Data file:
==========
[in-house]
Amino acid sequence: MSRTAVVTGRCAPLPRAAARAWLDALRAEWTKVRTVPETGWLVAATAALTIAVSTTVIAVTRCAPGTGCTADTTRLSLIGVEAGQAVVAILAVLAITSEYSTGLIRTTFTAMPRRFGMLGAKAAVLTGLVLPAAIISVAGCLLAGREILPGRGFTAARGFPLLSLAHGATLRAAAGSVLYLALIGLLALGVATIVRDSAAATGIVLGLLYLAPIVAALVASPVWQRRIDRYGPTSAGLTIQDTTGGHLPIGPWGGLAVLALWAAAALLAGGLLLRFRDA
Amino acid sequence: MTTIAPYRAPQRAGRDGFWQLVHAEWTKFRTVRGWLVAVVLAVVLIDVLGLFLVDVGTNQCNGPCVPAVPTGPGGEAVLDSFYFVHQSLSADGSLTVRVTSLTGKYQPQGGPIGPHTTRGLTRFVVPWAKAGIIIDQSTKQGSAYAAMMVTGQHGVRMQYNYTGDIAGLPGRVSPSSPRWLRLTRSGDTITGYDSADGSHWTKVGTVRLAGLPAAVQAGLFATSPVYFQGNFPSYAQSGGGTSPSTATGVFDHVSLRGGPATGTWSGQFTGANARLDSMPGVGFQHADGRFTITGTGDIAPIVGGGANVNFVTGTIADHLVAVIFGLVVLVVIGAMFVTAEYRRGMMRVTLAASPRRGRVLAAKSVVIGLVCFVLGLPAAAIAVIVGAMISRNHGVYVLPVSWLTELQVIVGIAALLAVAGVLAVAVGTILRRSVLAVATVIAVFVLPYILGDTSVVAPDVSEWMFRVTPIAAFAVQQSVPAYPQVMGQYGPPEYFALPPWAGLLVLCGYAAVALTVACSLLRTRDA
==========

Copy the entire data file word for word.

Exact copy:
[in-house]
Amino acid sequence: MSRTAVVTGRCAPLPRAAARAWLDALRAEWTKVRTVPETGWLVAATAALTIAVSTTVIAVTRCAPGTGCTADTTRLSLIGVEAGQAVVAILAVLAITSEYSTGLIRTTFTAMPRRFGMLGAKAAVLTGLVLPAAIISVAGCLLAGREILPGRGFTAARGFPLLSLAHGATLRAAAGSVLYLALIGLLALGVATIVRDSAAATGIVLGLLYLAPIVAALVASPVWQRRIDRYGPTSAGLTIQDTTGGHLPIGPWGGLAVLALWAAAALLAGGLLLRFRDA
Amino acid sequence: MTTIAPYRAPQRAGRDGFWQLVHAEWTKFRTVRGWLVAVVLAVVLIDVLGLFLVDVGTNQCNGPCVPAVPTGPGGEAVLDSFYFVHQSLSADGSLTVRVTSLTGKYQPQGGPIGPHTTRGLTRFVVPWAKAGIIIDQSTKQGSAYAAMMVTGQHGVRMQYNYTGDIAGLPGRVSPSSPRWLRLTRSGDTITGYDSADGSHWTKVGTVRLAGLPAAVQAGLFATSPVYFQGNFPSYAQSGGGTSPSTATGVFDHVSLRGGPATGTWSGQFTGANARLDSMPGVGFQHADGRFTITGTGDIAPIVGGGANVNFVTGTIADHLVAVIFGLVVLVVIGAMFVTAEYRRGMMRVTLAASPRRGRVLAAKSVVIGLVCFVLGLPAAAIAVIVGAMISRNHGVYVLPVSWLTELQVIVGIAALLAVAGVLAVAVGTILRRSVLAVATVIAVFVLPYILGDTSVVAPDVSEWMFRVTPIAAFAVQQSVPAYPQVMGQYGPPEYFALPPWAGLLVLCGYAAVALTVACSLLRTRDA